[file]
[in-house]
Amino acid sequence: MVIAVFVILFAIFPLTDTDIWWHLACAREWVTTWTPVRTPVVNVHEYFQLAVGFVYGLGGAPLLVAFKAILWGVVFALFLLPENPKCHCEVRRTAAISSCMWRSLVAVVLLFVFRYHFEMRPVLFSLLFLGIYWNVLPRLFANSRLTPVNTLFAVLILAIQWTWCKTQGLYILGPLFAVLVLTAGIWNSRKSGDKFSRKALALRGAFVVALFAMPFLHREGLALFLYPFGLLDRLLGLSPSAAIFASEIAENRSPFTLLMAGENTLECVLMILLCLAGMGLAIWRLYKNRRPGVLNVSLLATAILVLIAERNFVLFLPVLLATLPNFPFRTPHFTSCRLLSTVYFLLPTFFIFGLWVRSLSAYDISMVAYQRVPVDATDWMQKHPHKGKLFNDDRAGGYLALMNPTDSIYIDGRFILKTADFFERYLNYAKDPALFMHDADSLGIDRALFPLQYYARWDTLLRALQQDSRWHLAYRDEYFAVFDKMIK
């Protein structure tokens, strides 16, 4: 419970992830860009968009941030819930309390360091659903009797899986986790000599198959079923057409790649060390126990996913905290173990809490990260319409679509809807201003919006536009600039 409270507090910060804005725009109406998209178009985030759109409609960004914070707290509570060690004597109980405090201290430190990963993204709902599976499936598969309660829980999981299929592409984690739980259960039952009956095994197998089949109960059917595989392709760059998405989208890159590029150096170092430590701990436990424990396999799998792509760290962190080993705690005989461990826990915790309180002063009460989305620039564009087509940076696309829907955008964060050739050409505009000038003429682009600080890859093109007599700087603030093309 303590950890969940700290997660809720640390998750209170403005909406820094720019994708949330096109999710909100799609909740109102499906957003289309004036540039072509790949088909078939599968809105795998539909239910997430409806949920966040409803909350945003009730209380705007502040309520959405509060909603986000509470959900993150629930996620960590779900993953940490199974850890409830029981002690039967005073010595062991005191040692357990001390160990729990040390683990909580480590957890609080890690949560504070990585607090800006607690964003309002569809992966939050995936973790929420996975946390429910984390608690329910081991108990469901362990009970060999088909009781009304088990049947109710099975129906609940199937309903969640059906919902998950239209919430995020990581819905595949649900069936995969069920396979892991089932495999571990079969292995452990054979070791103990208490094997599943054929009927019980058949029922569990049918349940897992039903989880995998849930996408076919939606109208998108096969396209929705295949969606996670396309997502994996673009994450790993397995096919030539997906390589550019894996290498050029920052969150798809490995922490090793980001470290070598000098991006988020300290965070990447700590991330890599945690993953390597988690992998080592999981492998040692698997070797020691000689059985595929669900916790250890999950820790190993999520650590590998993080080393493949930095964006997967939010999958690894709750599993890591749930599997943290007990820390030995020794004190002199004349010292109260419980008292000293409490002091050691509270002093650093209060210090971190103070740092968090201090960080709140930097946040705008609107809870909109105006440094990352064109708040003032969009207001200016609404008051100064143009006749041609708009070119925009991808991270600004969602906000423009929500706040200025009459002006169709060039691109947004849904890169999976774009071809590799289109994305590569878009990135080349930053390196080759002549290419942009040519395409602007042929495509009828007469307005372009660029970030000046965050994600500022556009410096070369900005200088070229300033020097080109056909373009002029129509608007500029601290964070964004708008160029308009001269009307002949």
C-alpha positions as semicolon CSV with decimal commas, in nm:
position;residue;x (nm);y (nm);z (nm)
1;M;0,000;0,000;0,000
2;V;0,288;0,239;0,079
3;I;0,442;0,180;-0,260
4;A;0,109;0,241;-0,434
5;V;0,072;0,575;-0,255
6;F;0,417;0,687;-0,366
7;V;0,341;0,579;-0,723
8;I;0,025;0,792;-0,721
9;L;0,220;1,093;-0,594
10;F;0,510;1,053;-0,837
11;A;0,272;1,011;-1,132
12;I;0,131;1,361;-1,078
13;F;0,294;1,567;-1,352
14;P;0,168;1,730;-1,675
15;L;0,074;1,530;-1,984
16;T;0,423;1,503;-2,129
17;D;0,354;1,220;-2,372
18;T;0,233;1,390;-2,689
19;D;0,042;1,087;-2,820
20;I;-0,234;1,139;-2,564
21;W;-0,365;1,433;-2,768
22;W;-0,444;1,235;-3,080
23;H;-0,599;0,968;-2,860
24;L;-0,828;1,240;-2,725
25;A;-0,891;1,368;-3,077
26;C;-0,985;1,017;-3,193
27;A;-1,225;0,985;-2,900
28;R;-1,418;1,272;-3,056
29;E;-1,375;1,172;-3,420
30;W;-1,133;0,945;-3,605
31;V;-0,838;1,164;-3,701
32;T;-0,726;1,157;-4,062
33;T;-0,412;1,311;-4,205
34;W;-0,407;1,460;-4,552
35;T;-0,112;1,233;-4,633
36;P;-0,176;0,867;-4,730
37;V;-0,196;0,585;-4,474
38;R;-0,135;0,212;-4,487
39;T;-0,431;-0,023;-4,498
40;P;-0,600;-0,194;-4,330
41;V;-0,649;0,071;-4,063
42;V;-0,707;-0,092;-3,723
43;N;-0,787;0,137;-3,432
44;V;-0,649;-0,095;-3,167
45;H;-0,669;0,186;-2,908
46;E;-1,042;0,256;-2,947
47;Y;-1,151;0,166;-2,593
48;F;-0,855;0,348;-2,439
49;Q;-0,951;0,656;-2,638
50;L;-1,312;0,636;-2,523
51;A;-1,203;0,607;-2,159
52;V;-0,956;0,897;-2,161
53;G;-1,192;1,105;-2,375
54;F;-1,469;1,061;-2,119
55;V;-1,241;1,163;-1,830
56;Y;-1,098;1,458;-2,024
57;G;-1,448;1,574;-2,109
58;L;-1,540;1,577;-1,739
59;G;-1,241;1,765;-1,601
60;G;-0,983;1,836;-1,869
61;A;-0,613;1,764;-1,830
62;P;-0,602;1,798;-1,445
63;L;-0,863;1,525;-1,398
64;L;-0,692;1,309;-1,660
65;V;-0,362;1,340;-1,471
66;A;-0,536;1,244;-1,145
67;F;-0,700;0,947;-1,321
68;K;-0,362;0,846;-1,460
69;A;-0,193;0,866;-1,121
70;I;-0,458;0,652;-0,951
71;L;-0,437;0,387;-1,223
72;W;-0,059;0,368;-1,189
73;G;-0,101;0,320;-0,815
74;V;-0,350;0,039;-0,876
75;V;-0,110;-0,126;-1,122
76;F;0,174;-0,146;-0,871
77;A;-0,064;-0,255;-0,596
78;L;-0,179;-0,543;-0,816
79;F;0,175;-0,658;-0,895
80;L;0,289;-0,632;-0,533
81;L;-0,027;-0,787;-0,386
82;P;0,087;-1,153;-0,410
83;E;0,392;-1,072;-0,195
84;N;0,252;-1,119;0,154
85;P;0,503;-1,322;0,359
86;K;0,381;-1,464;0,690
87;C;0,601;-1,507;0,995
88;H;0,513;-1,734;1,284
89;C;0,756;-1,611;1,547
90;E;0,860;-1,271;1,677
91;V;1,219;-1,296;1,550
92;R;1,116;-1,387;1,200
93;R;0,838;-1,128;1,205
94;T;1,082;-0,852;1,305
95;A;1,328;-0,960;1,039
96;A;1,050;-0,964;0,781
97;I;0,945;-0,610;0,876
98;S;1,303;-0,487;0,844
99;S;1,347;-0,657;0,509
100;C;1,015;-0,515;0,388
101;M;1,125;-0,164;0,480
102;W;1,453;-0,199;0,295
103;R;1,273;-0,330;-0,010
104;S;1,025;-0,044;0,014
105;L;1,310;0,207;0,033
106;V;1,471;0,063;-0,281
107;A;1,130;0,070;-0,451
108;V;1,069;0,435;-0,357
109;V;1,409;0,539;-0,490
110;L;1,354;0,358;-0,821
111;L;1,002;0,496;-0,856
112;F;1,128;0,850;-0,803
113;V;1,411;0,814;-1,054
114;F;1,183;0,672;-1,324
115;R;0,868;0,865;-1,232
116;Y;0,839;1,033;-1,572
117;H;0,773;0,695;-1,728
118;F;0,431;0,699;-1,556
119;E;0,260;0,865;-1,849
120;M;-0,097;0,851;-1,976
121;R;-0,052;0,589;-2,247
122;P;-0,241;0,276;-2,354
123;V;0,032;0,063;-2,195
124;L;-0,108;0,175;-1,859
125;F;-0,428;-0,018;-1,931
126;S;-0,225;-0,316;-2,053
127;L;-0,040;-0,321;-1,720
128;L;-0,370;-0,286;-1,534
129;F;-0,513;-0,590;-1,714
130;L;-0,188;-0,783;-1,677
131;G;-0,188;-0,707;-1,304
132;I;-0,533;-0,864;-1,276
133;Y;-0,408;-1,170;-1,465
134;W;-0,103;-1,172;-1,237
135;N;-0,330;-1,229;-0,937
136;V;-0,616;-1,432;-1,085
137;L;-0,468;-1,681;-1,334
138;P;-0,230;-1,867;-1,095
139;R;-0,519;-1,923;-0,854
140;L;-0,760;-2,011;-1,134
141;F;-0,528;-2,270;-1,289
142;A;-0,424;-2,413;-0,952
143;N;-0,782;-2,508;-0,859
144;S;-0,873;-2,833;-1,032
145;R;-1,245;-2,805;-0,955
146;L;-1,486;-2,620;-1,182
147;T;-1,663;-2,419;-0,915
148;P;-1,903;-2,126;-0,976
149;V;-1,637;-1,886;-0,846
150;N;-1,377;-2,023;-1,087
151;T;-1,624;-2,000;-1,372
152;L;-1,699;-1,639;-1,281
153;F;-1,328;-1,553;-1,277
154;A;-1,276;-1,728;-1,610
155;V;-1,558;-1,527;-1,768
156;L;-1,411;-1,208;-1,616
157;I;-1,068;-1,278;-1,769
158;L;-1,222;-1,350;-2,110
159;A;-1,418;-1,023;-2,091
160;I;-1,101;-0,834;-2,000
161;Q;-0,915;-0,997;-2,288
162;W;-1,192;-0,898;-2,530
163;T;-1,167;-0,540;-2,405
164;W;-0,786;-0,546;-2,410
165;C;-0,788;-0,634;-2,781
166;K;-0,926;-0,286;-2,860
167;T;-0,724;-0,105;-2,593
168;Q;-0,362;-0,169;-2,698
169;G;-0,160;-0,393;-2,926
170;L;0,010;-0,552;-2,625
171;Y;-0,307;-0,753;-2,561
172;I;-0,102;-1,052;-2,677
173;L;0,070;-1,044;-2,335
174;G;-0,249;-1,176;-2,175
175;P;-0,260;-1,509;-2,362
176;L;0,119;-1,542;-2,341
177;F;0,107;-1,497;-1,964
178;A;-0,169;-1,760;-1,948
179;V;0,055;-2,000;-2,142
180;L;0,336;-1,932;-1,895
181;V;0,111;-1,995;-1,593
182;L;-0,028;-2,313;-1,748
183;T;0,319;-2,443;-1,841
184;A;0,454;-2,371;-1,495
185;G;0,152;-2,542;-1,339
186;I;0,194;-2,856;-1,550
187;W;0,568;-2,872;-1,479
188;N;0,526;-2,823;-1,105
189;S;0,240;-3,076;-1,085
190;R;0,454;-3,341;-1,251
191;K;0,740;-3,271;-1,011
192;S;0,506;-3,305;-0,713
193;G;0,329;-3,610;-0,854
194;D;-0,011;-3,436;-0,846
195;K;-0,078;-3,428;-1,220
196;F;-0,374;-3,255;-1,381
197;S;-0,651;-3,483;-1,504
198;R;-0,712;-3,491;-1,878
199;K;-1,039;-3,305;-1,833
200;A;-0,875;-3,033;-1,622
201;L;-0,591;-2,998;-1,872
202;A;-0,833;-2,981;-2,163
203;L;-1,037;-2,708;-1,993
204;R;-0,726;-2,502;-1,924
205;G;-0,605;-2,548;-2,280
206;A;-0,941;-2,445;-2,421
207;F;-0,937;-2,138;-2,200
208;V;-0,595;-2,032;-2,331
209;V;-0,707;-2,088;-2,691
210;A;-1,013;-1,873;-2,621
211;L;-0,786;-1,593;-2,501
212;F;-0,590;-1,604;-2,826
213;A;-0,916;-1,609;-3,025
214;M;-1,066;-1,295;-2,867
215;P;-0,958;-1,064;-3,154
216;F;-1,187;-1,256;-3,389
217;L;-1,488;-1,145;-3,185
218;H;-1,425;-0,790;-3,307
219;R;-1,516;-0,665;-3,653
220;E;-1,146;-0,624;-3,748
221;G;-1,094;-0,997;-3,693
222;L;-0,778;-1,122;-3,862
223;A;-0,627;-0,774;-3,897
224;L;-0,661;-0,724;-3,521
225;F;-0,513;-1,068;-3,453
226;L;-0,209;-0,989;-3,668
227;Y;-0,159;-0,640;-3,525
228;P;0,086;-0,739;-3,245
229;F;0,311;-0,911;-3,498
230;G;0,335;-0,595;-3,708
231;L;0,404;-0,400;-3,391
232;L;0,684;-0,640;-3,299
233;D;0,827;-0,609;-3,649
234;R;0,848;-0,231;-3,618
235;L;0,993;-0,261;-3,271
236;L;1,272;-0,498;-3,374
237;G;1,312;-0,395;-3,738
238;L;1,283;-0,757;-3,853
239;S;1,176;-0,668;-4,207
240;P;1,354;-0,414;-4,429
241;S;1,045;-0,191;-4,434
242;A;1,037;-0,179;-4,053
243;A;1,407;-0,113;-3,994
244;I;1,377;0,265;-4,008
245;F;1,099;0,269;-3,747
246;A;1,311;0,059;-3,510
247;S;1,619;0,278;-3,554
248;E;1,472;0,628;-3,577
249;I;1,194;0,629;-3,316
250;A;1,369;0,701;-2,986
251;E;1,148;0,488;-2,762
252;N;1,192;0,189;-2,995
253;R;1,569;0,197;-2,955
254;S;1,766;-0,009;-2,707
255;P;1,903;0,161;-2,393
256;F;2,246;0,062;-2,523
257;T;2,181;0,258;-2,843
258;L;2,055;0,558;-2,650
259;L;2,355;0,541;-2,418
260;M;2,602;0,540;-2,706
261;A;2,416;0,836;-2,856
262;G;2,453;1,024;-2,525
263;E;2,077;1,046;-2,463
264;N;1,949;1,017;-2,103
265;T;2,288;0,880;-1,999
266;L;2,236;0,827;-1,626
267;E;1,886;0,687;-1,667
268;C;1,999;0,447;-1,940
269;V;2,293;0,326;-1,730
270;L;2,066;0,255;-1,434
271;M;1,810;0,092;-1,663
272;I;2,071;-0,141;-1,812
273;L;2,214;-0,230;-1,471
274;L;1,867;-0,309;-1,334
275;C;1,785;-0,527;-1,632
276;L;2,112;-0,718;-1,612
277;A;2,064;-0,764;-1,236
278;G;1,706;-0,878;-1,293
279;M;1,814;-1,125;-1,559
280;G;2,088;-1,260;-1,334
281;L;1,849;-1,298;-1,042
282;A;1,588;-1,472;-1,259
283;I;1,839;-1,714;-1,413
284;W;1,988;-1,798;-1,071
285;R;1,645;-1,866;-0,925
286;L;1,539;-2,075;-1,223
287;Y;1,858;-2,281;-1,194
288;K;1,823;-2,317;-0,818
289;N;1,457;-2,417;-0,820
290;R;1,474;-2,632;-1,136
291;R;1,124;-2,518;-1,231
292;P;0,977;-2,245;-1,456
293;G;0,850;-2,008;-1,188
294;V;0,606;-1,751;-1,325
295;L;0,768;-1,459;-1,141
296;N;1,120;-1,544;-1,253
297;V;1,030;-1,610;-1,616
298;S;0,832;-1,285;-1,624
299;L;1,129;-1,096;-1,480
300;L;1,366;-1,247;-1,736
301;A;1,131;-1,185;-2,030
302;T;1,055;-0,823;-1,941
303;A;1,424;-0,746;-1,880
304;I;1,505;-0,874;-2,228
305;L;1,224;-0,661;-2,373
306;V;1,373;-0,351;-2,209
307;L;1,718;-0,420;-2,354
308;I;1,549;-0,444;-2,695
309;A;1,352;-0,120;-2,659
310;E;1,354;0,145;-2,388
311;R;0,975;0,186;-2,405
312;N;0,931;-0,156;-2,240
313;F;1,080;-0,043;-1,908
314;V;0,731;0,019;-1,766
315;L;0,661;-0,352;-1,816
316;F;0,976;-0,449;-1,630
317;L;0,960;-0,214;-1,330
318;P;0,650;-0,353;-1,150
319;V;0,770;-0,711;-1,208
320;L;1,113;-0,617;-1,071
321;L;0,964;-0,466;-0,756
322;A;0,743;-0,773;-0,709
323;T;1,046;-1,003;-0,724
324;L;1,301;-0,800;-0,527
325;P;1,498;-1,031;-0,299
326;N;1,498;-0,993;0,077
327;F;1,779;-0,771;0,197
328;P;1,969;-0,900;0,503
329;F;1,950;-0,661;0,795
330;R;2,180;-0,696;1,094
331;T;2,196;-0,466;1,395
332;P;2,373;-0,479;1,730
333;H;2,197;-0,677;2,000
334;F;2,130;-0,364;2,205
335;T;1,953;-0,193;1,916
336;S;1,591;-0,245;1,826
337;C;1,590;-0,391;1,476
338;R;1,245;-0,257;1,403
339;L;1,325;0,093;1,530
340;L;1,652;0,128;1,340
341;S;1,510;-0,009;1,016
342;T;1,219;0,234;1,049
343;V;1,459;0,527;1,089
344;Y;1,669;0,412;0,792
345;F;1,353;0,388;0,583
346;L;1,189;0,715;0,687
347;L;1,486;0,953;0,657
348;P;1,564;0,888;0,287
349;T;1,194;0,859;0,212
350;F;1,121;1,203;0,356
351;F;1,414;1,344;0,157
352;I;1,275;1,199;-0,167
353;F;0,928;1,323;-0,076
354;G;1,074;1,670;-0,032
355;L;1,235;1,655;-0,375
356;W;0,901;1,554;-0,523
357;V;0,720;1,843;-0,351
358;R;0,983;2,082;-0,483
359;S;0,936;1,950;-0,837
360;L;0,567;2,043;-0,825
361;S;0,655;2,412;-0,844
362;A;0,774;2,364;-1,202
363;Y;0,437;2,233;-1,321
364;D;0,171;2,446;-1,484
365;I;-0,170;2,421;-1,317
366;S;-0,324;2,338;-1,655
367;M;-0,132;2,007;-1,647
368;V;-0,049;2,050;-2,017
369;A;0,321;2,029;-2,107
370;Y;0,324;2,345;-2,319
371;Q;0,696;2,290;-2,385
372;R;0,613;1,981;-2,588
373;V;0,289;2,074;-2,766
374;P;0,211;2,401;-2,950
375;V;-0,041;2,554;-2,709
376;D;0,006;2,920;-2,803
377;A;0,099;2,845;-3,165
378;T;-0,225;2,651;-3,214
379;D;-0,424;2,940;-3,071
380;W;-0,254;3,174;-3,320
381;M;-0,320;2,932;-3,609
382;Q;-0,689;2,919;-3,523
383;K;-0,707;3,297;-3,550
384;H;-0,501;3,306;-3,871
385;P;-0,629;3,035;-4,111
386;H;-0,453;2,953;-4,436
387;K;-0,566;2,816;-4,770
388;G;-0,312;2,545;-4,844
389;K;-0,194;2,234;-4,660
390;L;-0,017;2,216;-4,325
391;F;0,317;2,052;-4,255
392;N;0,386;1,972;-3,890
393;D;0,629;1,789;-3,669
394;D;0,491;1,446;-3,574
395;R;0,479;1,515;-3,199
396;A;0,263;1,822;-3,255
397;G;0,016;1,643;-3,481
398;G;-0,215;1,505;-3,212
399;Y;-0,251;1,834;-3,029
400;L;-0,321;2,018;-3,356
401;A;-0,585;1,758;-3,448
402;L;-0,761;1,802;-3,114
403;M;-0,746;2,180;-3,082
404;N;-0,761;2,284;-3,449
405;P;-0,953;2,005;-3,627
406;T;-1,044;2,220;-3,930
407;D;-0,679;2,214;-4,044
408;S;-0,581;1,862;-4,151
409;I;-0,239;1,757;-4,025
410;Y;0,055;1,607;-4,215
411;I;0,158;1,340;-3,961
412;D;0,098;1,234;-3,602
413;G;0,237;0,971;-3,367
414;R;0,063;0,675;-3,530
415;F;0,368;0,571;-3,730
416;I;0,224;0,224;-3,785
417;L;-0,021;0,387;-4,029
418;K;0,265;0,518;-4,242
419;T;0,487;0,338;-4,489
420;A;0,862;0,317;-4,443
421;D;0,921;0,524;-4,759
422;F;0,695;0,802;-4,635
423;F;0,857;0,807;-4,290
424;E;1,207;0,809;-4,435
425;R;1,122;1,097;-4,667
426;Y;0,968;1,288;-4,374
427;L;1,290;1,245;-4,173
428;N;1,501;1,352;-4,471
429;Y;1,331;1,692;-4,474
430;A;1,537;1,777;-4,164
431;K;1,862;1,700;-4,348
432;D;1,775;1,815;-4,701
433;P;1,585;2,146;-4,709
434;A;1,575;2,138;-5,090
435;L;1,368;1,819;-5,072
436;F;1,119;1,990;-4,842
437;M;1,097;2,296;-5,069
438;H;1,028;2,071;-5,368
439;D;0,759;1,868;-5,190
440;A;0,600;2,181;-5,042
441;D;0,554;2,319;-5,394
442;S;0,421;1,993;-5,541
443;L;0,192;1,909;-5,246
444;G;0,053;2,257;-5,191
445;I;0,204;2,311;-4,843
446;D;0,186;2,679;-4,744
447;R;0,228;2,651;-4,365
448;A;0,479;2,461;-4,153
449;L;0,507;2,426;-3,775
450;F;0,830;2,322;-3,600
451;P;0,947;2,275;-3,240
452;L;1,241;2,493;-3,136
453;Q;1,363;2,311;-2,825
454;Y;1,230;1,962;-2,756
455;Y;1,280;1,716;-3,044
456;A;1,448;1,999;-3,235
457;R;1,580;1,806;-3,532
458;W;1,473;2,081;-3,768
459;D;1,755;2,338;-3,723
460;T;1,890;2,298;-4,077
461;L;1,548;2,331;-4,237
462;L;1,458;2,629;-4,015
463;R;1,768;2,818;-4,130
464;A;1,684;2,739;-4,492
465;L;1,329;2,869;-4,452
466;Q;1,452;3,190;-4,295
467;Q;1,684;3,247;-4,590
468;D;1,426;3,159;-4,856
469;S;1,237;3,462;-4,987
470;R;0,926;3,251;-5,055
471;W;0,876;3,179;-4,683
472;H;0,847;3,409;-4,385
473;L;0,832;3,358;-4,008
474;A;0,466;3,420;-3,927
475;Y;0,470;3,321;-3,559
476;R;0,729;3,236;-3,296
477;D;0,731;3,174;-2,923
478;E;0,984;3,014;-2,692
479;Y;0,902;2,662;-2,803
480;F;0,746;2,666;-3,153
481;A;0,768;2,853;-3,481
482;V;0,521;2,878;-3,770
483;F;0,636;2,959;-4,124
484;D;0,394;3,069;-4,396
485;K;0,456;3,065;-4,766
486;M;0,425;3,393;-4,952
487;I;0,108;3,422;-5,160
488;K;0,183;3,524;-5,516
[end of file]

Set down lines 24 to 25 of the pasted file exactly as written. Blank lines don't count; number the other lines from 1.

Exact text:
19;D;0,042;1,087;-2,820
20;I;-0,234;1,139;-2,564